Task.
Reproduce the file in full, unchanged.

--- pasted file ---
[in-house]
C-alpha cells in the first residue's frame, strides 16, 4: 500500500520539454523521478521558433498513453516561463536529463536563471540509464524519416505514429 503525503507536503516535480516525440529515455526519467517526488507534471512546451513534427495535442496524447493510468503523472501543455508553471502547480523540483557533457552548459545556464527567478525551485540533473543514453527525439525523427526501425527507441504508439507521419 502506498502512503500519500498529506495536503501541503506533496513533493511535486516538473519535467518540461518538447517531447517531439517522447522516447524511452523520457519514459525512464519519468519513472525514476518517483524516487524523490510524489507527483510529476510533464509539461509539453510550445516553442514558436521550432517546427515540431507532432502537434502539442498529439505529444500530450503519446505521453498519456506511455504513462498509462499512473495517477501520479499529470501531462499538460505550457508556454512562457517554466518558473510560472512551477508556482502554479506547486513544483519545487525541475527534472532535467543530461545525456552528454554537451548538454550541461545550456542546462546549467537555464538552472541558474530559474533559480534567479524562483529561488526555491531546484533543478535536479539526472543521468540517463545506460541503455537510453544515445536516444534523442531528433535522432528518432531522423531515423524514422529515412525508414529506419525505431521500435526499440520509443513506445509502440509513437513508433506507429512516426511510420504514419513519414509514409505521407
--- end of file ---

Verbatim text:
[in-house]
C-alpha cells in the first residue's frame, strides 16, 4: 500500500520539454523521478521558433498513453516561463536529463536563471540509464524519416505514429 503525503507536503516535480516525440529515455526519467517526488507534471512546451513534427495535442496524447493510468503523472501543455508553471502547480523540483557533457552548459545556464527567478525551485540533473543514453527525439525523427526501425527507441504508439507521419 502506498502512503500519500498529506495536503501541503506533496513533493511535486516538473519535467518540461518538447517531447517531439517522447522516447524511452523520457519514459525512464519519468519513472525514476518517483524516487524523490510524489507527483510529476510533464509539461509539453510550445516553442514558436521550432517546427515540431507532432502537434502539442498529439505529444500530450503519446505521453498519456506511455504513462498509462499512473495517477501520479499529470501531462499538460505550457508556454512562457517554466518558473510560472512551477508556482502554479506547486513544483519545487525541475527534472532535467543530461545525456552528454554537451548538454550541461545550456542546462546549467537555464538552472541558474530559474533559480534567479524562483529561488526555491531546484533543478535536479539526472543521468540517463545506460541503455537510453544515445536516444534523442531528433535522432528518432531522423531515423524514422529515412525508414529506419525505431521500435526499440520509443513506445509502440509513437513508433506507429512516426511510420504514419513519414509514409505521407